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Economic Weakness Supportive of Bond Prices

Interest-Rates / US Bonds Apr 13, 2009 - 11:18 AM GMT

By: Levente_Mady

Interest-Rates Before the start of this week’s column, I would like to make a quick announcement. I am not affiliated with MF Global any longer, so please note the new contact email below if you wish to reach me. The old email address and phone number that was published in previous editions is no longer functional. 

The bond market continues to chop around aimlessly on mixed news.  I should qualify that statement by pointing out that the fundamental news continues to be quite bleak but expectations are so dismal now that most of the news is close or even stronger than consensus expectations.  Meanwhile the stock market is up about 30% from the lows a month ago, there is $50-100 in Treasury supply almost every week, but the bond market refuses to crack as it continues to trade below the line in the sand at 3% in the 10 year yield.  Thus far the Bernanke put is holding the bond market together and I will continue to respect that.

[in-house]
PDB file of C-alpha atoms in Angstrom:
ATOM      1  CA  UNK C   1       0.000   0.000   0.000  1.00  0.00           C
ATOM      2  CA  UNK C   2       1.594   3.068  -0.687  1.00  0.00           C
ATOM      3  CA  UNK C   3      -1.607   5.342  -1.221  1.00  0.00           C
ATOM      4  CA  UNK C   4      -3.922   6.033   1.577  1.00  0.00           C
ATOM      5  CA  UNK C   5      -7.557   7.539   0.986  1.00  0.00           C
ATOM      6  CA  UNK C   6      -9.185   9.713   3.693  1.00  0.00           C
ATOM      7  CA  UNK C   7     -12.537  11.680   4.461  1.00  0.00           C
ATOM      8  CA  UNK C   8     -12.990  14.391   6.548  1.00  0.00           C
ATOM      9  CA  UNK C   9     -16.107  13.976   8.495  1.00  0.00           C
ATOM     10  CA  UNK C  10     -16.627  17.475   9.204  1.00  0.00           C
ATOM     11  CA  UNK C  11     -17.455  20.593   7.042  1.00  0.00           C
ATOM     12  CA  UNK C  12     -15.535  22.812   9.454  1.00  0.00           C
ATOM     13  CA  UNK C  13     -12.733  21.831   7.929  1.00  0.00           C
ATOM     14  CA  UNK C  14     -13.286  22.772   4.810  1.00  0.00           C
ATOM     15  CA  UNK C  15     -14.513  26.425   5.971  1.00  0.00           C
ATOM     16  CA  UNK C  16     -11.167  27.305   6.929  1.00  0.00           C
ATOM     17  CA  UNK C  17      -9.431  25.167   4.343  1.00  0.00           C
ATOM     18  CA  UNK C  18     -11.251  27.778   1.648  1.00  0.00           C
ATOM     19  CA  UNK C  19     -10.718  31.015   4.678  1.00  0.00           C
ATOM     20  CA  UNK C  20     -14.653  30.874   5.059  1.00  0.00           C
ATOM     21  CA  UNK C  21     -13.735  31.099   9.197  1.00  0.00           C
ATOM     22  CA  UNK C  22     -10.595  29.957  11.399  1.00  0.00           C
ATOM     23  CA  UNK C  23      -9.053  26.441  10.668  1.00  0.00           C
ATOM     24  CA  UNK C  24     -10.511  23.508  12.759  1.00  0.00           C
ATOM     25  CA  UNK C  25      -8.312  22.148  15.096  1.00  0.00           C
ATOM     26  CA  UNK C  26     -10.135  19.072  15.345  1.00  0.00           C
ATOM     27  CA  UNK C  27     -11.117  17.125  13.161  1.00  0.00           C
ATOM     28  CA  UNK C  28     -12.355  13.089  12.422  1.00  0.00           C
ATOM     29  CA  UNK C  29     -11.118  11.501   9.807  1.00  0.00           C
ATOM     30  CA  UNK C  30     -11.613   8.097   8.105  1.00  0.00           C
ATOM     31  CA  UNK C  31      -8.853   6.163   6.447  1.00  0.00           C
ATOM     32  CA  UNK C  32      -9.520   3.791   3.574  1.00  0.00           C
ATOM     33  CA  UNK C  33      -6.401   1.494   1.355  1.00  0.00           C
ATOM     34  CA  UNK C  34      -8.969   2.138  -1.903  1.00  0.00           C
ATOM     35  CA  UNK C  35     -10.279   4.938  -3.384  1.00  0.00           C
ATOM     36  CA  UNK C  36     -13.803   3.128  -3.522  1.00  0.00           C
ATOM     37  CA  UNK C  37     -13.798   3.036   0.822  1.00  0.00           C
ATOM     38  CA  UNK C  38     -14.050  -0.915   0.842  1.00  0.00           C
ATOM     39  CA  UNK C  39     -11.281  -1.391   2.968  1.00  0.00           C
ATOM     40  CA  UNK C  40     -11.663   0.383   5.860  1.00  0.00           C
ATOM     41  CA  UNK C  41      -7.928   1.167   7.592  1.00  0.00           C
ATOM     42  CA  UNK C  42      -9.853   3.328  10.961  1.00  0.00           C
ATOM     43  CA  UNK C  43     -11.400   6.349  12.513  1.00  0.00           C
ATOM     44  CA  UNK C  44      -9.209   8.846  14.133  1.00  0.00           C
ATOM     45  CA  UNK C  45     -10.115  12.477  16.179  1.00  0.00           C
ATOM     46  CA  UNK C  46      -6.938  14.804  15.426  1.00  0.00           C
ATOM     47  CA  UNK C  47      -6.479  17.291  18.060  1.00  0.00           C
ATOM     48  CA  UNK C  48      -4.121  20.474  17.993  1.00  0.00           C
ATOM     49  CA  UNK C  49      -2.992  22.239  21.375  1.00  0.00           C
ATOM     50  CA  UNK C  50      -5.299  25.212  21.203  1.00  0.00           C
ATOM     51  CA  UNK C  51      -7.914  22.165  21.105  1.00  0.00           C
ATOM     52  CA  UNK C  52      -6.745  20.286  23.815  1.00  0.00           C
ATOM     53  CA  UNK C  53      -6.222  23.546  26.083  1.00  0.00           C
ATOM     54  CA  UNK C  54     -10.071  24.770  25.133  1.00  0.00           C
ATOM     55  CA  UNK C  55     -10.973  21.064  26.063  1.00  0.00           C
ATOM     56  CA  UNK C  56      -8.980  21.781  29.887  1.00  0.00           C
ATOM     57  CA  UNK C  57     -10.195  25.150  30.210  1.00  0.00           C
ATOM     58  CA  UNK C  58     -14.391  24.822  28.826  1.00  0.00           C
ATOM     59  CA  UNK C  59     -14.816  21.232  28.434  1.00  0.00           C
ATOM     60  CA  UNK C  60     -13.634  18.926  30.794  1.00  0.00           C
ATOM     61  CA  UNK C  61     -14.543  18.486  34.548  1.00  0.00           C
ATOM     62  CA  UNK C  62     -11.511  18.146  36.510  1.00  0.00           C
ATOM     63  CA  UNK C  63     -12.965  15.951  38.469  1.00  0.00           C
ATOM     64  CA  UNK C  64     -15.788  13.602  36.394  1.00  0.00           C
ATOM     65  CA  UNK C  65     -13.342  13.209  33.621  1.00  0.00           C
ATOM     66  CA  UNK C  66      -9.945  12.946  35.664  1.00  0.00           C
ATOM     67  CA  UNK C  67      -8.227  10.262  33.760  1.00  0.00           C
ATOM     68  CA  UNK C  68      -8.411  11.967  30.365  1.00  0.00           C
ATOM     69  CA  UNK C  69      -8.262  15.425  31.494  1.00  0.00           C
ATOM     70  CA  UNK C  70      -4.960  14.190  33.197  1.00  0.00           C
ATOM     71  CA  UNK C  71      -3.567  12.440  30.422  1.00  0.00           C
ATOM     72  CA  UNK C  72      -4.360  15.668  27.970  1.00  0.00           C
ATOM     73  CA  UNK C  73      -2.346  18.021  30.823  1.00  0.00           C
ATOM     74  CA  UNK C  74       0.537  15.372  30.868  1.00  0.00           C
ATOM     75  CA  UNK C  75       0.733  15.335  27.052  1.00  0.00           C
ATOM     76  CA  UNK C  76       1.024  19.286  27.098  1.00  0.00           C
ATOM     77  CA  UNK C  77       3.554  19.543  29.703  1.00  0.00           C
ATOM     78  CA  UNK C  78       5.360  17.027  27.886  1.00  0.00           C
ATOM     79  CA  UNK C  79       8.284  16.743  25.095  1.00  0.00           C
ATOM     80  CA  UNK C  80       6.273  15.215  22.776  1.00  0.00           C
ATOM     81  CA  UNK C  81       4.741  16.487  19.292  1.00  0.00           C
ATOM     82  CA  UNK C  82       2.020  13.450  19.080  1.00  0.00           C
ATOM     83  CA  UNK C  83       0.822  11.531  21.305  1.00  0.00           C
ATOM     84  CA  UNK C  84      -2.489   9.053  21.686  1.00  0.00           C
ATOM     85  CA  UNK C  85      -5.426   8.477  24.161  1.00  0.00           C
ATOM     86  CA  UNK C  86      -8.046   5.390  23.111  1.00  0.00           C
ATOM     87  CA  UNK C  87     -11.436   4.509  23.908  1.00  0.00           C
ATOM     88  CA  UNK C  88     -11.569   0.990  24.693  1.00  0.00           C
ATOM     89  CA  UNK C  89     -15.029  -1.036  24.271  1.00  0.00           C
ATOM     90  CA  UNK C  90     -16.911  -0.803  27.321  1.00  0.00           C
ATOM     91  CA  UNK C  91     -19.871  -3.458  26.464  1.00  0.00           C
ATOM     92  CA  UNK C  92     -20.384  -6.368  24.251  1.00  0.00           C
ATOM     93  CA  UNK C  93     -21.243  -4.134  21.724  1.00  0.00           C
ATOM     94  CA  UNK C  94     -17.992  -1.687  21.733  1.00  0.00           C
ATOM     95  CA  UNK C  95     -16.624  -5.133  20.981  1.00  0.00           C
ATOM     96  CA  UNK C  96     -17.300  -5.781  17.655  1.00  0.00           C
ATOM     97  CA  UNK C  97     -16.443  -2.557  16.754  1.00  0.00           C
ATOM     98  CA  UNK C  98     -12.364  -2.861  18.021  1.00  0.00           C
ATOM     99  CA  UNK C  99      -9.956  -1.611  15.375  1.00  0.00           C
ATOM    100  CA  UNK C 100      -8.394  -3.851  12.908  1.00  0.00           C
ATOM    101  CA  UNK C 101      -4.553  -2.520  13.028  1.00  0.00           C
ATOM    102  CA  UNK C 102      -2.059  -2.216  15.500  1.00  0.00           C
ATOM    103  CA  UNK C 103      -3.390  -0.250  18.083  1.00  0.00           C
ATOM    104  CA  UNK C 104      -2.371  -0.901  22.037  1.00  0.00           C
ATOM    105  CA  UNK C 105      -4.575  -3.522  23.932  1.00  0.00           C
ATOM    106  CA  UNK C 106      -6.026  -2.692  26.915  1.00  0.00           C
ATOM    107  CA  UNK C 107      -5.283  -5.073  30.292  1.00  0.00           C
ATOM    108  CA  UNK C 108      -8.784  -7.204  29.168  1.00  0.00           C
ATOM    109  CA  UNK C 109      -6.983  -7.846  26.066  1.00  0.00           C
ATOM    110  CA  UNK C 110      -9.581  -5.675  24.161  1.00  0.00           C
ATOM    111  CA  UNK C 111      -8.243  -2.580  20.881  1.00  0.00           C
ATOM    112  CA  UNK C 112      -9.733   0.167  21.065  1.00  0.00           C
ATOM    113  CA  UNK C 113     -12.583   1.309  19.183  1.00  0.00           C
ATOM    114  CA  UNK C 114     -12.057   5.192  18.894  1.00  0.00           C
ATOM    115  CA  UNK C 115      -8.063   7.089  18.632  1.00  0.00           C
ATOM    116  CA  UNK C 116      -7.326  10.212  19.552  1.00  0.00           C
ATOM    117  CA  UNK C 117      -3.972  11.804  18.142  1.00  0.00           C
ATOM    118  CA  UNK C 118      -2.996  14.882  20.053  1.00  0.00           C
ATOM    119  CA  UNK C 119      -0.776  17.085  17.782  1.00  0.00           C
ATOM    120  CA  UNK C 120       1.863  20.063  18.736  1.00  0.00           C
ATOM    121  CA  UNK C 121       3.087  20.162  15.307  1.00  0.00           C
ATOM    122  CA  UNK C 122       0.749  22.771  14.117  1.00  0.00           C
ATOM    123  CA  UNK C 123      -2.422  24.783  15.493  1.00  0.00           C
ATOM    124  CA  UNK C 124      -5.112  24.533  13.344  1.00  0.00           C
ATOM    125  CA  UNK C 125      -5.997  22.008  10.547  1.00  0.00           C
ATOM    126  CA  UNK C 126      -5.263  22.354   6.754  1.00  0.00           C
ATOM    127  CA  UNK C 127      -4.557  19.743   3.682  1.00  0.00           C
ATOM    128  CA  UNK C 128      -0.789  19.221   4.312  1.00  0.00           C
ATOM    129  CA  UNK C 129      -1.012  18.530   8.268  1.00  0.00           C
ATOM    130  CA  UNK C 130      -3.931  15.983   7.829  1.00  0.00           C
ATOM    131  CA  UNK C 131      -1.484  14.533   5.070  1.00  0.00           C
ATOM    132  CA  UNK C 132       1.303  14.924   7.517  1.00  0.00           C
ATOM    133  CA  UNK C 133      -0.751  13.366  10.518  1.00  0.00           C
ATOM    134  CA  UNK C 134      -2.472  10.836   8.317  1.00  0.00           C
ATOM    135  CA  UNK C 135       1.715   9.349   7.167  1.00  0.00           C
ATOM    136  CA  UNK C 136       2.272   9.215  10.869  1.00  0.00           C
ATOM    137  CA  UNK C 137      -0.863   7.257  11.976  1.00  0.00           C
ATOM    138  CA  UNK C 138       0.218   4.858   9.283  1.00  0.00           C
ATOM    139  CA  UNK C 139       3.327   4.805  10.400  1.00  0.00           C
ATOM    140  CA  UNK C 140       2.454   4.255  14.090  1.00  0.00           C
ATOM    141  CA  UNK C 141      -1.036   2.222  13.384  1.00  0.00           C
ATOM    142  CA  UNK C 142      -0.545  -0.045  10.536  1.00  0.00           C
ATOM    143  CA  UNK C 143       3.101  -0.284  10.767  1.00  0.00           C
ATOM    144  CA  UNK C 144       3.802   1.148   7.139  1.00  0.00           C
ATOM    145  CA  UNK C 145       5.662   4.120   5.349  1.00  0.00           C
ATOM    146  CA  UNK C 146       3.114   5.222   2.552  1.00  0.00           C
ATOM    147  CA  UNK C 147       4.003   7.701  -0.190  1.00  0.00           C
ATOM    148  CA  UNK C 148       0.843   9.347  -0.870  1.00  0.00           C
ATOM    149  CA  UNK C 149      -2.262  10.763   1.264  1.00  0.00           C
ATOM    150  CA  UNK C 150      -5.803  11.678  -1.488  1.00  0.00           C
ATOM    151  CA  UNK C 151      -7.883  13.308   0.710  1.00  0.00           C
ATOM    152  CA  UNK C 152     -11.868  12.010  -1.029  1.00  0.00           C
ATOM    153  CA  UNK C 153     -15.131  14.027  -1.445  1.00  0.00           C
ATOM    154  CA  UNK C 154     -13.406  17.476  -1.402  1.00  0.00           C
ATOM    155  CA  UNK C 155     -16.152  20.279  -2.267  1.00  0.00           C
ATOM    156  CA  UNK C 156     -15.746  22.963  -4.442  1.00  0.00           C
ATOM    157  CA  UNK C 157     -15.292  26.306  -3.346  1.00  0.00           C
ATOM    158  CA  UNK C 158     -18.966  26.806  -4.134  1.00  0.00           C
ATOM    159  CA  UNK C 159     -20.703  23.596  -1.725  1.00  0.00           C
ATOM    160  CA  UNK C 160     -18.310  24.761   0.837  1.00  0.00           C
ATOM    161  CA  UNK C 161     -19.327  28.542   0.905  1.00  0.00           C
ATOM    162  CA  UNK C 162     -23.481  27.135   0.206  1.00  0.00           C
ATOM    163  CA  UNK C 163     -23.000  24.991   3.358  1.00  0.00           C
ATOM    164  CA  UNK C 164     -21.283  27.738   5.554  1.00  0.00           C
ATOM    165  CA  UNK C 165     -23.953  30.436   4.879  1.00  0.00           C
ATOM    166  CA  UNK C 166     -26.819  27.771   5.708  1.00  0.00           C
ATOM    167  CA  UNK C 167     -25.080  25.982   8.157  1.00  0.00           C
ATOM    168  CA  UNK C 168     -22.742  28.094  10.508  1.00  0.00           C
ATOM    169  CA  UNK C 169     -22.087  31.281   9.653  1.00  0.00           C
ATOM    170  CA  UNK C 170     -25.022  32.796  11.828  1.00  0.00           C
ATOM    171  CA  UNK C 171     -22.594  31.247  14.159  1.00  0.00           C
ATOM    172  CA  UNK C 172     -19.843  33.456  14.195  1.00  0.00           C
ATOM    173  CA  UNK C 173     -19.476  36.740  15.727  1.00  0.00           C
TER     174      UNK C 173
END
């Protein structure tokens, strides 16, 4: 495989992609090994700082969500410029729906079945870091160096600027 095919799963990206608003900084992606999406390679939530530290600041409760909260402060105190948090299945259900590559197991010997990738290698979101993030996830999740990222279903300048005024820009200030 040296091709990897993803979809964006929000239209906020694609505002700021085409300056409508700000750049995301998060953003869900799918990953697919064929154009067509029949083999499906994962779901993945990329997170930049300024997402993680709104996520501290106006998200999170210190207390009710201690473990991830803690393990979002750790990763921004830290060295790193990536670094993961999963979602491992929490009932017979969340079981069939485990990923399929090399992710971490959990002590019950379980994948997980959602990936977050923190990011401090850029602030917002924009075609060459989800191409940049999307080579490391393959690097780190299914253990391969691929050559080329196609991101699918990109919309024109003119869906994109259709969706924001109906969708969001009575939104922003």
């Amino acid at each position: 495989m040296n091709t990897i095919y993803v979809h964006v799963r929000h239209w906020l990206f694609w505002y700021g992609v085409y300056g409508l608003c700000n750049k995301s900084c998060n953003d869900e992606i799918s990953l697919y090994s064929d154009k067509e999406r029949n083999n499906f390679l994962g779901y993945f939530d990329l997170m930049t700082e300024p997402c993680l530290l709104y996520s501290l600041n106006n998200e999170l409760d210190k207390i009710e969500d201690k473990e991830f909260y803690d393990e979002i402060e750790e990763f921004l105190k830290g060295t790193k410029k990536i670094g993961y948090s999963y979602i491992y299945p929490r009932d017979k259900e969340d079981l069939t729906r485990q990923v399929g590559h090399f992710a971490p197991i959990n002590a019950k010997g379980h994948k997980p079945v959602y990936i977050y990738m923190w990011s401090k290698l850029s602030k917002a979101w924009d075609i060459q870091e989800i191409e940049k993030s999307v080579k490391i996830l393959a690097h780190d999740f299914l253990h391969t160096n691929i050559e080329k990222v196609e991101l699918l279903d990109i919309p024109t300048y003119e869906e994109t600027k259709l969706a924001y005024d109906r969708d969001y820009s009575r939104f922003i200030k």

On a side note, financials outperformed massively on the stock rally this past month.  A number of stocks doubled or even tripled from their recent lows.  Now comes the good news: it looks like the flood gates will open again and investors will have a once in a lifetime opportunity to buy billions and billions worth of additional stock at the recently inflated prices.  It makes absolutely no sense!  If the market is turning around and financials are in such great shape, why do they need to raise capital AGAIN?  The recent relaxation of the mark-to-market accounting rules perpetuates further obfuscation of the real worth of these companies and encourages the same irresponsible business practices that got us in this mess in the first place.  And finally, how come all those smart investors were not lining up for new issues when CitiGroup was trading below $1, but a month later they are breaking down the doors the buy the same garbage closer to $3.50?